After Turkey’s rare open criticism, China quickly pushed back by releasing a short video through China Radio International’s Turkish language service’s website and Twitter (even though Twitter is officially banned in China). The video purportedly shows a man self-identified as Heyit. He claimed he was in good health and had never been abused.

But people who know him think he looked distressed in the video. The video has the typical vibe of those “forced” confessions by jailed activists you often seen on China’s state-run TV network. It’s also unclear when and where this video was taken. Thus, rather than quieting criticism, the release of the video raises even more questions.

But China will have none of it. In addition to this video, a spokesperson of China’s Foreign Ministry called Turkey’s statement “vile.” An editorial in China’s state-run tabloid Global Times sniffed at Turkey’s human rights’ record: “Turkey has no grounds to point an accusing finger at China’s domestic affairs. Ankara is no saint toward the Kurds or in the purge following the 2016 coup attempt if judged by Western standards of human rights.”

China’s embassy in Ankara also condemned the Turkish foreign ministry statement as a “serious violation of the facts” and “completely unacceptable.” It demands Turkey’s Foreign Ministry “withdraw its false accusations and take measures to eliminate their harmful effects.” China’s embassy warned Chinese tourists about their safety in Turkey. But many interpret the warning as really meant for Turkey’s government. China has used cutting back tourism as a weapon to punish foreign governments for saying or doing things displeasing to China.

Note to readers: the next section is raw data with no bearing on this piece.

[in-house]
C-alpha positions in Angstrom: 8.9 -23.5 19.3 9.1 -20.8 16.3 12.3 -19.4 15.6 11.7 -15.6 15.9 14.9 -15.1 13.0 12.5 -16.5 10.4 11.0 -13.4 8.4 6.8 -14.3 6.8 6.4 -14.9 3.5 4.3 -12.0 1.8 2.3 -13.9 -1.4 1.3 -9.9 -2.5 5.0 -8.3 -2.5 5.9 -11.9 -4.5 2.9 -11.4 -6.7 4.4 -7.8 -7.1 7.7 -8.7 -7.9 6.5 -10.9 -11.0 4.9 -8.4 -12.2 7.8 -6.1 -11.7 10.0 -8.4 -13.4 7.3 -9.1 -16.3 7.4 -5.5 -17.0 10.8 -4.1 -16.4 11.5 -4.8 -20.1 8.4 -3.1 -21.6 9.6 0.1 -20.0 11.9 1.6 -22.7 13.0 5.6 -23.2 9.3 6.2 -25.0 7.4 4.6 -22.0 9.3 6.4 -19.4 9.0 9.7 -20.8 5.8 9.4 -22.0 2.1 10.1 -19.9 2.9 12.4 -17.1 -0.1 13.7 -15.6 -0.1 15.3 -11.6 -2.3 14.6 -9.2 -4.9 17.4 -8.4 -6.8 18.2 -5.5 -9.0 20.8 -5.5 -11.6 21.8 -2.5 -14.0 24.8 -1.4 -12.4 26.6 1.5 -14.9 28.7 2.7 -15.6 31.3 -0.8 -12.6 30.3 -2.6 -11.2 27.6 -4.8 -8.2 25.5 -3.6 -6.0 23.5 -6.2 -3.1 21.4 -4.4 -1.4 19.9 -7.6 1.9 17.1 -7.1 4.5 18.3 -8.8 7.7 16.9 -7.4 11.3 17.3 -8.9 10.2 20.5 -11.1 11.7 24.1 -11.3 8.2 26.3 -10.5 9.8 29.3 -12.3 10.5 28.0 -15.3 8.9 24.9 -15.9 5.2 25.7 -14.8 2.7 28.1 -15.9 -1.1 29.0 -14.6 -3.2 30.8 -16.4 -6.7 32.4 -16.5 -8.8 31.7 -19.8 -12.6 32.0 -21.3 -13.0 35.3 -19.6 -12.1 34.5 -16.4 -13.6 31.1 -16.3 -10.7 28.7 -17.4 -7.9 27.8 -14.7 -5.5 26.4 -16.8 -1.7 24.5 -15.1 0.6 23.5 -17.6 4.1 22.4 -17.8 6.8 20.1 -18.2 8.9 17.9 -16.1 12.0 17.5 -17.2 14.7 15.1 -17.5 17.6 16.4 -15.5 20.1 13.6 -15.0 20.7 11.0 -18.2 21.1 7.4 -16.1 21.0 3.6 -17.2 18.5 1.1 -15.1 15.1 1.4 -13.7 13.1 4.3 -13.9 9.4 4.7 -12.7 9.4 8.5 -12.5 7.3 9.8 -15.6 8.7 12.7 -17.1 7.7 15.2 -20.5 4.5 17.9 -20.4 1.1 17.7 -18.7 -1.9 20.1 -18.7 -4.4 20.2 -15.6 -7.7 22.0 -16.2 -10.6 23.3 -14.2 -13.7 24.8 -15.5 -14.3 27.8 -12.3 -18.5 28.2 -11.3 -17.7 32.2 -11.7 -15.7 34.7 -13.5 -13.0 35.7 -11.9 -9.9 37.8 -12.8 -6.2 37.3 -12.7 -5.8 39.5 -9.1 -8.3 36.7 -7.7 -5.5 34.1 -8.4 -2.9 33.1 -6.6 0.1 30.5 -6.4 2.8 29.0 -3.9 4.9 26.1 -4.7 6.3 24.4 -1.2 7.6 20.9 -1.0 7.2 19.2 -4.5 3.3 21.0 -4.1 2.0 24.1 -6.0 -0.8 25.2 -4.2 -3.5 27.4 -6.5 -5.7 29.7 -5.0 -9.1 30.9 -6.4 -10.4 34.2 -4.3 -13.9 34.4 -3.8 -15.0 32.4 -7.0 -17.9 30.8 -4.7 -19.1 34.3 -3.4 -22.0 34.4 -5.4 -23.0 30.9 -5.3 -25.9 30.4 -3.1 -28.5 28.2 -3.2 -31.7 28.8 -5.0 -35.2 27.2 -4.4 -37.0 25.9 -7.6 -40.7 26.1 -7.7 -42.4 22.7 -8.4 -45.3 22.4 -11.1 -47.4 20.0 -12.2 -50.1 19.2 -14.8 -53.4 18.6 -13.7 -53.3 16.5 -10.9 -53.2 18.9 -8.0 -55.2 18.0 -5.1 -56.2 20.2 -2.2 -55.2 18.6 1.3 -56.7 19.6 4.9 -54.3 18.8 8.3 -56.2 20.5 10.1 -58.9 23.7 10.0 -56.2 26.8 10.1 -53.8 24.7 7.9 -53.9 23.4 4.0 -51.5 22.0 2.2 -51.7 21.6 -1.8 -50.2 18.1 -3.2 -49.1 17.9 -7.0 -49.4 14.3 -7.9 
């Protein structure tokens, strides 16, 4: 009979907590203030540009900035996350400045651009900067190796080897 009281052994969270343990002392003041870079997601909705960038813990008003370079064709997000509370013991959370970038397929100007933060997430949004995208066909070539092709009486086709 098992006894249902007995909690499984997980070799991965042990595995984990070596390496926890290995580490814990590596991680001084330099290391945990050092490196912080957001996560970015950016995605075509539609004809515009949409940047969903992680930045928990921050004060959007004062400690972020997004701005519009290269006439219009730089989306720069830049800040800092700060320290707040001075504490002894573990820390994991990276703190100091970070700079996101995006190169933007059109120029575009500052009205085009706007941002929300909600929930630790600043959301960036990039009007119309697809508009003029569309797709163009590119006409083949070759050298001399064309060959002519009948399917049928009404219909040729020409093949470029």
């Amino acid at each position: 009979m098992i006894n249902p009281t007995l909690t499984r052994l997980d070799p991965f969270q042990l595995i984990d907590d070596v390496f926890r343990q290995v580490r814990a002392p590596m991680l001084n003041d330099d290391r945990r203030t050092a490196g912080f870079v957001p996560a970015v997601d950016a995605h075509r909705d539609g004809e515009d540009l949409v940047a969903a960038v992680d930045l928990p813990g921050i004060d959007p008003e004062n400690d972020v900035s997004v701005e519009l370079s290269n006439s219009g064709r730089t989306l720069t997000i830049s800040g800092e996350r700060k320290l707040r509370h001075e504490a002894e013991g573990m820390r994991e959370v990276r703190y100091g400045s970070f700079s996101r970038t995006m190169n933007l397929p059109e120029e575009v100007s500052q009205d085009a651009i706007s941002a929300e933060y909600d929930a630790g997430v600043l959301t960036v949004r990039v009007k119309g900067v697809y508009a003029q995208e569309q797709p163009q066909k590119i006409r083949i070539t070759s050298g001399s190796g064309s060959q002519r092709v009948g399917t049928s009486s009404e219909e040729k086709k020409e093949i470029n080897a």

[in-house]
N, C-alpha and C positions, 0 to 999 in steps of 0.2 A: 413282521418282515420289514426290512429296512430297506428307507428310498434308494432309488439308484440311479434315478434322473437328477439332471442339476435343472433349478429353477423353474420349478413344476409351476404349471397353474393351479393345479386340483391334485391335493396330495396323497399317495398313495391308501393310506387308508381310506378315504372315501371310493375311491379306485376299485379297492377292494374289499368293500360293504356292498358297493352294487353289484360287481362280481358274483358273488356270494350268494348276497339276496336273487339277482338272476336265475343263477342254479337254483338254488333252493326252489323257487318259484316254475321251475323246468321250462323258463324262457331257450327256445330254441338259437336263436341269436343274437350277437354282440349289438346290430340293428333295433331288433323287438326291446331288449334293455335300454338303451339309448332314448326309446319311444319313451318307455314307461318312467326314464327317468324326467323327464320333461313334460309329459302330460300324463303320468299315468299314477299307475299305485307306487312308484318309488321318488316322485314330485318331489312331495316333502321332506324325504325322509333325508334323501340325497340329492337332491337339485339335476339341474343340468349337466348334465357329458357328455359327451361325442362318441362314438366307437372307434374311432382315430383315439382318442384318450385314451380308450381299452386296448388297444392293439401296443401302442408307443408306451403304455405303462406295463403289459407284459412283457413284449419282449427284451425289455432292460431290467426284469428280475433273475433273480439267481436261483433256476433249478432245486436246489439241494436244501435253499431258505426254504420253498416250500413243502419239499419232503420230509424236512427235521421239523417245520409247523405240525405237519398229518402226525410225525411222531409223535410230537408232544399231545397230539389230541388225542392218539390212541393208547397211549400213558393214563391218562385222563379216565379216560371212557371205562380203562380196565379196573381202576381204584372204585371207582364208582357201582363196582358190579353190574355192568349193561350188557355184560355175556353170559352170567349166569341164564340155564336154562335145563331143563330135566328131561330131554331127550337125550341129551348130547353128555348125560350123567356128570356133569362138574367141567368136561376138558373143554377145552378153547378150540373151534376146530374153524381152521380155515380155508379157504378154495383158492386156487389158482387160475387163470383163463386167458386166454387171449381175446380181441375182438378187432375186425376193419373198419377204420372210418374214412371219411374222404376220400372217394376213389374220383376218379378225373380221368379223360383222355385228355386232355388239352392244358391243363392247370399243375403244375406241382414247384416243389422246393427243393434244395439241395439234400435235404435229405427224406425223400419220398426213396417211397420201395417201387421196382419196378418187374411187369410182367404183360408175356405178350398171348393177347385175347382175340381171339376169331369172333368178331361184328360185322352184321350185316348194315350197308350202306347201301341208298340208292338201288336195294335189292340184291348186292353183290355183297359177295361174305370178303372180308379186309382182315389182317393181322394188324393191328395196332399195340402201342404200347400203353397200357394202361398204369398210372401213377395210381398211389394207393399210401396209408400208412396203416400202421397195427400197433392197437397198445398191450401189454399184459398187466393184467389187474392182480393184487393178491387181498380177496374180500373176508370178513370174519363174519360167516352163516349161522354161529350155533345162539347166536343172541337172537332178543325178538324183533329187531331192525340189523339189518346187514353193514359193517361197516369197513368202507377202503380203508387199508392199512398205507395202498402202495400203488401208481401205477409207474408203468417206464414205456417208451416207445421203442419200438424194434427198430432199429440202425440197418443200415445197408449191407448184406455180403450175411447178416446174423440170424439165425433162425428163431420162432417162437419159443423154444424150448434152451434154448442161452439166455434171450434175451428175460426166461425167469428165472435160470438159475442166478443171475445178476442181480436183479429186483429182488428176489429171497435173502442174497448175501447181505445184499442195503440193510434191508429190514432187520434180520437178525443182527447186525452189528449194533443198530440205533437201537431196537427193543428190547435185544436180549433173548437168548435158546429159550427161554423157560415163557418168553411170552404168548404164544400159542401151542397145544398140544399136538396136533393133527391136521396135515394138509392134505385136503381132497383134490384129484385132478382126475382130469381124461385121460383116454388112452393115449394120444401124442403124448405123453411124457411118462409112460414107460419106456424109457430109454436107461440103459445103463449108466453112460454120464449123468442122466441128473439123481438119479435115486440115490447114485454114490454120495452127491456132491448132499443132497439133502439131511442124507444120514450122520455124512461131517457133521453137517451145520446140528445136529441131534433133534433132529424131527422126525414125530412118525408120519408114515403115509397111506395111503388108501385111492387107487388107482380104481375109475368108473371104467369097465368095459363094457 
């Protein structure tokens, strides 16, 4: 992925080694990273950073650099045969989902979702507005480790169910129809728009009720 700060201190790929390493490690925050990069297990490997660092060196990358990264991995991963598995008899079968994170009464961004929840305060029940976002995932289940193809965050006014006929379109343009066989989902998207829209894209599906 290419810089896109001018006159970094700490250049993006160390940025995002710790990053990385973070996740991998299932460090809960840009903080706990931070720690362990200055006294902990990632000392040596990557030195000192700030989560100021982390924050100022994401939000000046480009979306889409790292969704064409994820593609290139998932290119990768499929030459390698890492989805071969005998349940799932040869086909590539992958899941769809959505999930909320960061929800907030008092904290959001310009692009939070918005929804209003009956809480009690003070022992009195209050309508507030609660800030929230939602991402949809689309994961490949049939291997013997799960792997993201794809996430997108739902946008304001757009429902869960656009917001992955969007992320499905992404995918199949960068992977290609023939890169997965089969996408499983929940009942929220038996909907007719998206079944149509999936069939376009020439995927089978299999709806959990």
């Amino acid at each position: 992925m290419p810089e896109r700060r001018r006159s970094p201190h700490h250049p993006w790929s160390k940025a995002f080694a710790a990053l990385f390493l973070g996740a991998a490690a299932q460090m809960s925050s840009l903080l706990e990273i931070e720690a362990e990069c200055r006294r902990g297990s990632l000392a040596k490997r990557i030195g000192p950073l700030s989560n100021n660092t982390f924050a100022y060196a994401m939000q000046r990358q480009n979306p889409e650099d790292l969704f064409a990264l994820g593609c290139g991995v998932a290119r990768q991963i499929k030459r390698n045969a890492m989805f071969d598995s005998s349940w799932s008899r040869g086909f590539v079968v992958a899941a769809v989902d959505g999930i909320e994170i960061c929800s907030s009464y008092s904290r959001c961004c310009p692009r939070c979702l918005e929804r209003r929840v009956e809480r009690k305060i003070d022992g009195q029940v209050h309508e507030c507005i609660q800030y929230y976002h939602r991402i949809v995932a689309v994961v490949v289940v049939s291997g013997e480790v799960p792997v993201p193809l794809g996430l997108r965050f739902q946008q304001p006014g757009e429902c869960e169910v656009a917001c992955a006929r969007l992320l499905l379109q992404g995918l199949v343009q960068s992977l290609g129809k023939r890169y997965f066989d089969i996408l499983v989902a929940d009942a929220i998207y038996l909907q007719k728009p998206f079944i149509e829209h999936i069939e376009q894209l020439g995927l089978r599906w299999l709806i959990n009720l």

Just ask South Korea. In 2017, after South Korea began initial steps to deploy the Terminal High Altitude Area Defense (THAAD) missile defense system that China objected to, China imposed (unofficially) a travel ban on tour groups to South Korea. After Canada arrested Meng Wanzhou, CFO of China telecom giant Huawei, China issued travel warnings to Canada. Naturally, China’s embassy in Ankara seems to use the warning to Chinese tourists as a reminder to Turkey that China may turn off the flow of its much-desired tourism dollars if Turkey doesn’t shut up.

There is a certain irony in seeing the world’s two leading human rights abusers go at each other over human rights violations. We don’t know what motivated Turkey to finally speak up about China’s massive detention of Uighurs and whether it will continue to speak out despite of China’s pressure. Turkey is the number one destination for Uighur immigrants and refugees due to shared language, culture, and religion. Uighur activists had long pressured Turkey’s government to take a stand but had been ignored.

As Turkish President Recep Tayyip Erdogan becomes more and more authoritarian, he has made his own pivot to Asia by actively seeking a strong alliance with China. Therefore, the strongly worded condemnation from Turkey’s Foreign Ministry on China’s human rights abuse may not represent any strategic policy change in Turkey. It’s unrealistic to assume Turkey has become a human rights defender overnight. A more likely explanation is that Turkey wants to be the leader of the Muslim world, so it feels that it has to say something since China hasn’t shown any intention to pull back its crackdown on Uighurs and the plight of Uighurs can no longer be ignored.

Whatever Turkey’s motivation is for speaking up now, what we do know is that China’s treatment of Uighurs is “a shame for humanity.” Although China is adamant about not bowing to any foreign government’s interference in its domestic affairs, Chinese leaders very much care about China’s image on the global stage and are eagerly seeking respect on the international stage. China’s economy has significantly slowed down and Chinese leaders are keenly aware that China needs international markets to help revive their economy.

Therefore, regardless of Turkey’s motive, Western governments, especially the United States, should join Turkey and let China know that international communities are united against China’s massive incarceration of its Muslim minorities and won’t back down until China closes their internment camps and releases innocent Uighurs.

Helen Raleigh is a senior contributor to The Federalist. An immigrant from China, she is the owner of Red Meadow Advisors, LLC, and an immigration policy fellow at the Centennial Institute in Colorado. She is the author of several books, including "Confucius Never Said" and "The Broken Welcome Mat." Follow Helen on Twitter @HRaleighspeaks, or check out her website: helenraleighspeaks.com.
Photo Richard Weil